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Where Christian Civic Engagement Begins

Where Christian Civic Engagement Begins

Tim Soerens believes that contributing to the shalom of his city starts with showing up.

On April 21, 2011, Tim Soerens stood before the 50 or so people who had shown up at the South Lake Union neighborhood community center, where Seattle mayor Mike McGinn was holding a town hall meeting. As the moderator, Soerens's job was to create a hospitable environment for discussion of issues ranging from local dog parks to a $2 billion tunnel through downtown—and to hold both the citizens and the mayor to their allotted time.

Soerens, 32, is a church planter and one of the founders of the Parish Collective, which seeks to help local churches be both "rooted in neighborhoods and linked across cities." For Soerens's church in the South Lake Union neighborhood, that meant helping to start the neighborhood's first farmers' market, hosting a weekly BBQ, and working with their neighbors in a local community garden—getting involved with existing nonprofits and initiatives whenever possible rather than starting new efforts from scratch. Many community council meetings later, he's now active in Wallingford, a neighborhood about a mile from South Lake Union, where he says he is "beginning the listening, organizing, and [finding] pathways of connection."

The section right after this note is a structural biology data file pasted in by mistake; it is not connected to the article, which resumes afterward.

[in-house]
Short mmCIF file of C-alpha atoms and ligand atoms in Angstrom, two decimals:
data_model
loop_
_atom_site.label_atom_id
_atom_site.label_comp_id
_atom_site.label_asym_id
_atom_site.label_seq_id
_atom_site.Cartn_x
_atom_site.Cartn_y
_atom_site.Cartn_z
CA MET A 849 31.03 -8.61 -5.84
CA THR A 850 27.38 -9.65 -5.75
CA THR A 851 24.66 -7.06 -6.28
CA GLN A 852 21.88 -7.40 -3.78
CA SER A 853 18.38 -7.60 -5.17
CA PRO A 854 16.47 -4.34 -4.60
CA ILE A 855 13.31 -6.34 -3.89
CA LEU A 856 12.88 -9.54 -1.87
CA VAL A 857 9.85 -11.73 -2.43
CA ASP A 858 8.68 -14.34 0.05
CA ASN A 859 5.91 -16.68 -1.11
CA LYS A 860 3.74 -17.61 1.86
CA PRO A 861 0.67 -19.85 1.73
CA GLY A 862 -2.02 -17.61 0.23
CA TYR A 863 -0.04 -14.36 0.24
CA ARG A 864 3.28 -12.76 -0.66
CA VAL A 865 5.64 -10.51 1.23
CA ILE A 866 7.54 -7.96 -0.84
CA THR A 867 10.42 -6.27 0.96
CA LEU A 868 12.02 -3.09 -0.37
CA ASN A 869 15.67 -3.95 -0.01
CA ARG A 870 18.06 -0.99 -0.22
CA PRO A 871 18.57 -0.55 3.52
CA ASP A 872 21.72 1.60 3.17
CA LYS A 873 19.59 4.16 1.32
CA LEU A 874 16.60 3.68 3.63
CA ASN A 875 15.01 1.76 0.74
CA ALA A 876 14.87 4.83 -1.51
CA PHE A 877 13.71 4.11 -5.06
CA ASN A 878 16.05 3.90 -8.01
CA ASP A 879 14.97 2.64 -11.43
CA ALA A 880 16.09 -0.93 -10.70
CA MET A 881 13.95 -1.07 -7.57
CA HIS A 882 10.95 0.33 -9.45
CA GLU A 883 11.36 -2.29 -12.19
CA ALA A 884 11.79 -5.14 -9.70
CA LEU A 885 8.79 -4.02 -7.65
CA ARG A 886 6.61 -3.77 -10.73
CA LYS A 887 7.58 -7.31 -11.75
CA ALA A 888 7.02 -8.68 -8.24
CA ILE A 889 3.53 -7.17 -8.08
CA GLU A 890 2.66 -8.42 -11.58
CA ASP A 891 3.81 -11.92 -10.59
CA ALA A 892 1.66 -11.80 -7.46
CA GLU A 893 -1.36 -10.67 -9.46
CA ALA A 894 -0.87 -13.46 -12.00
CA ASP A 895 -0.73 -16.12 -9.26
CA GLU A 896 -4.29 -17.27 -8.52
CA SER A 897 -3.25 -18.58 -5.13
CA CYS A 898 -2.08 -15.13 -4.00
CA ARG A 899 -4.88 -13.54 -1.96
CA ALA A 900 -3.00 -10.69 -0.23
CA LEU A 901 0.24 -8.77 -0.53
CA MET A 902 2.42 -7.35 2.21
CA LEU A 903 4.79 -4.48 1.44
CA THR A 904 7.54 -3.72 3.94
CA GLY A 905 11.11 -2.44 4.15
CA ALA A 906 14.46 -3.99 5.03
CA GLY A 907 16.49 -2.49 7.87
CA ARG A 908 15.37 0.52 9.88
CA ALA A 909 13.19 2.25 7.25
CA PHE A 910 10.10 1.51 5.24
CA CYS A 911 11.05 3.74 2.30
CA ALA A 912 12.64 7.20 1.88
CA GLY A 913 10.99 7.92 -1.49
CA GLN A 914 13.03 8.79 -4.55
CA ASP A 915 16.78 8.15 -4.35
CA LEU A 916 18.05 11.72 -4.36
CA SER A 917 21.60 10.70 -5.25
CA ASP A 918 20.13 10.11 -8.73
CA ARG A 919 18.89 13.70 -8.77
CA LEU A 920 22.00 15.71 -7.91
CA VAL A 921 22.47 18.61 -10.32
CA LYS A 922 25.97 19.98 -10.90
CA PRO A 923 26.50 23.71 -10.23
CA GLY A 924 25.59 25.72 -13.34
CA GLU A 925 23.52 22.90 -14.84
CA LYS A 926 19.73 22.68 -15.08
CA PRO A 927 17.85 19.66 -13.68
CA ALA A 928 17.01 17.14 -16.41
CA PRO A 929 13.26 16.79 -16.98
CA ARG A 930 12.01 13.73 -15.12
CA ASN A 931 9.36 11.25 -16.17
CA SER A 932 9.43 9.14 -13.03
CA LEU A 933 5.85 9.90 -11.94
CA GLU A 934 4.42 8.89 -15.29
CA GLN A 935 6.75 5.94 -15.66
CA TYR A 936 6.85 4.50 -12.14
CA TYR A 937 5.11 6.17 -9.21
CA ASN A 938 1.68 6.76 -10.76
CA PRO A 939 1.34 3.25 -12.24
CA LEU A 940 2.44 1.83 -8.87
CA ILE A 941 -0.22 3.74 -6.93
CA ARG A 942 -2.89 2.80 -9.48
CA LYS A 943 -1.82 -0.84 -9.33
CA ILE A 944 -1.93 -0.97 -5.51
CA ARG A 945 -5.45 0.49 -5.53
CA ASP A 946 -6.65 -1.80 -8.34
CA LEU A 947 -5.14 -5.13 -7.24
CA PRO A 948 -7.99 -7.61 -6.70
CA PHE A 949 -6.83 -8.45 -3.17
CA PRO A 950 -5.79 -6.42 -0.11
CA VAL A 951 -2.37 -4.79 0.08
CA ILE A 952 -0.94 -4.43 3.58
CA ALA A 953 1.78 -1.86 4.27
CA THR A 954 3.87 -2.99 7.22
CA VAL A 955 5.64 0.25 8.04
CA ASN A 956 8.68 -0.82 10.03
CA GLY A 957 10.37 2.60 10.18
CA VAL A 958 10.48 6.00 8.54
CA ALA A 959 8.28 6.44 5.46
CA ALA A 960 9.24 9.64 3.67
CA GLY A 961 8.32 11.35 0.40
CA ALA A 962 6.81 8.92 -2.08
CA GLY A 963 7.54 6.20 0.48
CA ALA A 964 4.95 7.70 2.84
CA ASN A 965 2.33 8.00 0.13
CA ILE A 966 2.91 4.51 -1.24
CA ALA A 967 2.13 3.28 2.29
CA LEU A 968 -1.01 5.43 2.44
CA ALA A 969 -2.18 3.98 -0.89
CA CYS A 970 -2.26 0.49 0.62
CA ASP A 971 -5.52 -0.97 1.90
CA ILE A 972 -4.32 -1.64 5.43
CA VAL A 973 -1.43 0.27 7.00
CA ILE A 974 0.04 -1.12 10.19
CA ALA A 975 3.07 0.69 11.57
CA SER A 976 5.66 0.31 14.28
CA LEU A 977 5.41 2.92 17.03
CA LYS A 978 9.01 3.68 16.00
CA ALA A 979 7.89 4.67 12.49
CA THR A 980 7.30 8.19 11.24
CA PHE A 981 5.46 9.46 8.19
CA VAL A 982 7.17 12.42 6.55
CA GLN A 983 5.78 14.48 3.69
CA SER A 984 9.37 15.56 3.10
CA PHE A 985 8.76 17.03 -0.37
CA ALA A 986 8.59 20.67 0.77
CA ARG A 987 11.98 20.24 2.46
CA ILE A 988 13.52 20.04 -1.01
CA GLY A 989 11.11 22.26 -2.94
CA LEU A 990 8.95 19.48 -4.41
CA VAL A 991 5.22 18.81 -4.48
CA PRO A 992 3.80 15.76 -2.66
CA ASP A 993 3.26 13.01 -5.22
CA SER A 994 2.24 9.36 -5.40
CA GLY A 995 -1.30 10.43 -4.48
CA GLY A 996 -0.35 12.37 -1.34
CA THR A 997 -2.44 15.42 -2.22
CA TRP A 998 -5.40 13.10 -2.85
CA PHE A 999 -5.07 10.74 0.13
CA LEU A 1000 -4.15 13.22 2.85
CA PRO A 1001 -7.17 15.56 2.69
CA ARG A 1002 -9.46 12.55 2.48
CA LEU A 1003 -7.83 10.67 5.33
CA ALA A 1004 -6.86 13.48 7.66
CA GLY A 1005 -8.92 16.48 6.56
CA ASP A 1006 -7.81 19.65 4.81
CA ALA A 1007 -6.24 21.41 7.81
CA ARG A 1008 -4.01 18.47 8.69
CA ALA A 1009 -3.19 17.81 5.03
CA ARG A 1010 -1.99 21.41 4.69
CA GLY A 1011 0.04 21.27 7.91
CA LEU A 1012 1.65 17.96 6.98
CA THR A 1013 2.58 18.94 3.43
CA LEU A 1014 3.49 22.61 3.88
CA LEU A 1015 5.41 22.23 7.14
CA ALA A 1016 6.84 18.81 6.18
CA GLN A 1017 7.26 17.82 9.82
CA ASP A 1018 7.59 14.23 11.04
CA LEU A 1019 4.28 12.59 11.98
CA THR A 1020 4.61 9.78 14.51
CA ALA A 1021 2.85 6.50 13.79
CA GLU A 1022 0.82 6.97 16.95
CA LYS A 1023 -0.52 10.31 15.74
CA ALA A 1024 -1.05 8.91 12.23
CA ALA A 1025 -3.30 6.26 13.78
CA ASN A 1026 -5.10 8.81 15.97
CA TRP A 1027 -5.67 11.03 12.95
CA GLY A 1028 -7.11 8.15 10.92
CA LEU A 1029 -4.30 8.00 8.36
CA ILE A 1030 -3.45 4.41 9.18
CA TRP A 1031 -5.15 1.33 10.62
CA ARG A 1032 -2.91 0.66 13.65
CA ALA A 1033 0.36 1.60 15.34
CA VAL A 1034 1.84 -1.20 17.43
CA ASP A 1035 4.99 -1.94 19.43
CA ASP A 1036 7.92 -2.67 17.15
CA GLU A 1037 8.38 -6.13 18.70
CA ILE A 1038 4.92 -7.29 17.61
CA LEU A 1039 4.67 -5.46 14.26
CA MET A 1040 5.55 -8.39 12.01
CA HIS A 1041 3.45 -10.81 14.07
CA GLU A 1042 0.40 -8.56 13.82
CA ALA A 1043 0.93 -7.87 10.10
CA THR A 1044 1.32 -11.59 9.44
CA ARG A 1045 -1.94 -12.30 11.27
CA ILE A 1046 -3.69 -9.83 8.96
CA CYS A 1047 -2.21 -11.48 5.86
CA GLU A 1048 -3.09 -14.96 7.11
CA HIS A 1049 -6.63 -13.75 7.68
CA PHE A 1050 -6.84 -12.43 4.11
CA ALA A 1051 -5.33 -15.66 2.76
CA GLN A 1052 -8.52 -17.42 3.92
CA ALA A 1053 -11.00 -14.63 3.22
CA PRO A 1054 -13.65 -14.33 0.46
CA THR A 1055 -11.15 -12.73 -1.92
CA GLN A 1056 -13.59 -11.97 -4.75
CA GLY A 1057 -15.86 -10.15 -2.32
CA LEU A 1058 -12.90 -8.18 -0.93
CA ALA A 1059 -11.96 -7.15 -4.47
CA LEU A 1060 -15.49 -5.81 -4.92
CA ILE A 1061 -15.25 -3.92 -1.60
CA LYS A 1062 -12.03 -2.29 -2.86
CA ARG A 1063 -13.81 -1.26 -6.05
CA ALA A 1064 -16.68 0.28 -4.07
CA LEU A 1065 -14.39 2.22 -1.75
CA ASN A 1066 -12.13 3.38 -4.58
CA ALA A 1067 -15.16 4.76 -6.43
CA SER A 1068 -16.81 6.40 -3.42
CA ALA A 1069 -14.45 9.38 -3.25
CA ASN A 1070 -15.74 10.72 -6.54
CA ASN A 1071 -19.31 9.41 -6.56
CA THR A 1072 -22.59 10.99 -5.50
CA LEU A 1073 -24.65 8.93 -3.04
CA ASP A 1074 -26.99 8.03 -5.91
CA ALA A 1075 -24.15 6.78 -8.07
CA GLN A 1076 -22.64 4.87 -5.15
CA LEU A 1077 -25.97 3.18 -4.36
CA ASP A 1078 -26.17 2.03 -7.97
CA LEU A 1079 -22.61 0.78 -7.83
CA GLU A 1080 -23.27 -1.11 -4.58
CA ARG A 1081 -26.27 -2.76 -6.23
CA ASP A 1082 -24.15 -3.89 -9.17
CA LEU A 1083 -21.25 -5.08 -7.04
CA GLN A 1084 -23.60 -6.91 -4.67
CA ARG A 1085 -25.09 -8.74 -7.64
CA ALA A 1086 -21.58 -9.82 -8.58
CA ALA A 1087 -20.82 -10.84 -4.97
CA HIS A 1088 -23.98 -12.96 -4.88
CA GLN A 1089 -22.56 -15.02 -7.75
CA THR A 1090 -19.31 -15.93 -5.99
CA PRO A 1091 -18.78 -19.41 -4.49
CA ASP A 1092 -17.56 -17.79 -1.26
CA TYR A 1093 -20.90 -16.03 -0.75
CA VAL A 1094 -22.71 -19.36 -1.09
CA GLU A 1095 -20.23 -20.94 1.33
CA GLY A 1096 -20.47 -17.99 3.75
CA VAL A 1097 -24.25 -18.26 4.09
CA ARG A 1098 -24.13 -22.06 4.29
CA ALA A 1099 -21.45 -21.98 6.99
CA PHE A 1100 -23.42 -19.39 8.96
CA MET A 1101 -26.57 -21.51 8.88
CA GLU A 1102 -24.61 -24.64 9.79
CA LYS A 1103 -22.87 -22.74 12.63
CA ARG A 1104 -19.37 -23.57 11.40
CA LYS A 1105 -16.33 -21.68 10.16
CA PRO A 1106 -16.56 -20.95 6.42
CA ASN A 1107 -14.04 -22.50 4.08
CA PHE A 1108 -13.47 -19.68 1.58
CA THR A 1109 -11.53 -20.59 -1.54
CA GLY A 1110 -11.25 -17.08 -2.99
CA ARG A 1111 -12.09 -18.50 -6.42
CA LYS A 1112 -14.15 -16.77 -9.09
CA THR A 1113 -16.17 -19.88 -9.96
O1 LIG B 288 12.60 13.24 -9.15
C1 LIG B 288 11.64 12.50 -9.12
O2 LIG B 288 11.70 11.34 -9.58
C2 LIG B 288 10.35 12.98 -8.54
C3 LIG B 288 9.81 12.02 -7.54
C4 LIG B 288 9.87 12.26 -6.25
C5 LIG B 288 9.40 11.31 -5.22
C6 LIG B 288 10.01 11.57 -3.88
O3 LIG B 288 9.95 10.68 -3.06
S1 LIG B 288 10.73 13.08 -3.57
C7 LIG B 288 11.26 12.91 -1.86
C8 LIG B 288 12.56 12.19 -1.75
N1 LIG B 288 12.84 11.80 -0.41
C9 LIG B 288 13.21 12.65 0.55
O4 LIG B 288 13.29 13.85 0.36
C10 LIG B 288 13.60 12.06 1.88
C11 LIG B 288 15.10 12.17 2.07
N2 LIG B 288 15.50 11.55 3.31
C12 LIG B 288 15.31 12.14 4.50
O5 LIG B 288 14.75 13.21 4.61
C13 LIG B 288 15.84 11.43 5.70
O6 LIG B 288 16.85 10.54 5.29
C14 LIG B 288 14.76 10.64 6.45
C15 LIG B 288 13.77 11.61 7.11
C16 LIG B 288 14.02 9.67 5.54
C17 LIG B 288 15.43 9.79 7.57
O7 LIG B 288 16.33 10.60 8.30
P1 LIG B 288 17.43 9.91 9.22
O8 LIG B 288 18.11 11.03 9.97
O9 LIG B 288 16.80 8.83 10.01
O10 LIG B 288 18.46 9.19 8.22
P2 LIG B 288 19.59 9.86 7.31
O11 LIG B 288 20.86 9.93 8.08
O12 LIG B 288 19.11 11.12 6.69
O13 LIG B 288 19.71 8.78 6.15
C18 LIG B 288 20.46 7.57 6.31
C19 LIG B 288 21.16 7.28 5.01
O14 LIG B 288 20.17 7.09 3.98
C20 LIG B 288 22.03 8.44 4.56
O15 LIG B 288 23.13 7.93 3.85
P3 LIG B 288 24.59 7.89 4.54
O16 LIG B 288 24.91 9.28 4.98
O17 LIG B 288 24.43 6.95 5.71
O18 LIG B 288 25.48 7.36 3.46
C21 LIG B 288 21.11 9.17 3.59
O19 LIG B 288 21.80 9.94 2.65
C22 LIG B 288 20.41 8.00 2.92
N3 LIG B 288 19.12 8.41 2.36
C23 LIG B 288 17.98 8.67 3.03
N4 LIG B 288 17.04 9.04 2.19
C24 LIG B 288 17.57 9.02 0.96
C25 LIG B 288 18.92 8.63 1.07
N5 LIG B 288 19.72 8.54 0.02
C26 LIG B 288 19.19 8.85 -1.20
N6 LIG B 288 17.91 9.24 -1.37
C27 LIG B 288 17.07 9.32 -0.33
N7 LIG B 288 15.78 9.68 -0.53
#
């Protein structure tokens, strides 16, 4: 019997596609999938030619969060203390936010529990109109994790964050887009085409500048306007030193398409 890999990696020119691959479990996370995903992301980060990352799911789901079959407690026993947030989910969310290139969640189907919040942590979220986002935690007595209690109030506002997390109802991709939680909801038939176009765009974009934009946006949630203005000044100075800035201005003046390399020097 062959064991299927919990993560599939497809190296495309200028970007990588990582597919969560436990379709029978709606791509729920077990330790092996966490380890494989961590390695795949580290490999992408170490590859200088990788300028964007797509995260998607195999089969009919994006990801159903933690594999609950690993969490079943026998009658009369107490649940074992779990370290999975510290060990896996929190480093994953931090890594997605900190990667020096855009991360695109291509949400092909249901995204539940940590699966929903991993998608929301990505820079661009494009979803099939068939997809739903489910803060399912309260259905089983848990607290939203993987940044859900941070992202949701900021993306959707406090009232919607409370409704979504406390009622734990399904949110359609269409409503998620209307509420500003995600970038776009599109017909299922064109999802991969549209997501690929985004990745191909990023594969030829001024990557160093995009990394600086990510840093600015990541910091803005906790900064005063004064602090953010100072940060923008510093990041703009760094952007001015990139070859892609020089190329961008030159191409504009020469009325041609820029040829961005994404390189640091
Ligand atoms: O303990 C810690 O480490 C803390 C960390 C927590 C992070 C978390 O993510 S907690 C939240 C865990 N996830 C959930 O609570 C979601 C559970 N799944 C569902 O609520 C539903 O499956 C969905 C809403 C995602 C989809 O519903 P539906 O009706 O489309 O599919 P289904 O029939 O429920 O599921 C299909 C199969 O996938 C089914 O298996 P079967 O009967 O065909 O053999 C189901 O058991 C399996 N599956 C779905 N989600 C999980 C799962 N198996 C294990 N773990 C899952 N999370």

How does a church planter—or any Christian, for that matter—become a civic leader? According to Soerens, "You just need to show up and be consistent for a while. About 100 people run Seattle. Certainly the mayor and City Council, but from there you begin to see about the same 75 people or so at everything. This might be a slight exaggeration, but not as much as you might think." For Soerens, the link between civic engagement and the flourishing of the city is inextricable. "Democracy is a brilliant system if people show up. But if they don't, that vacuum will quickly get filled, and not always for the best."

Soerens's approach to civic influence doesn't require huge numbers or big budgets. "There is a general rule I've heard, at least in Seattle: If you can get 10 people to give 10 hours of their time for the same thing, you can pass legislation. And while that is actually a lot harder than it sounds, I think it's realistic." In fact, Soerens contends that "if you had three to five people of faith in each neighborhood of a city who were consistently involved in civic participation in their neighborhood, and they knew each other, they would have more influence to shape and bless the city than any megachurch with tens of thousands. Showing up once is not so hard; showing up for months and years is what creates the social capital for real change. But it really is just showing up, listening deeply, and seeking common-good solutions."

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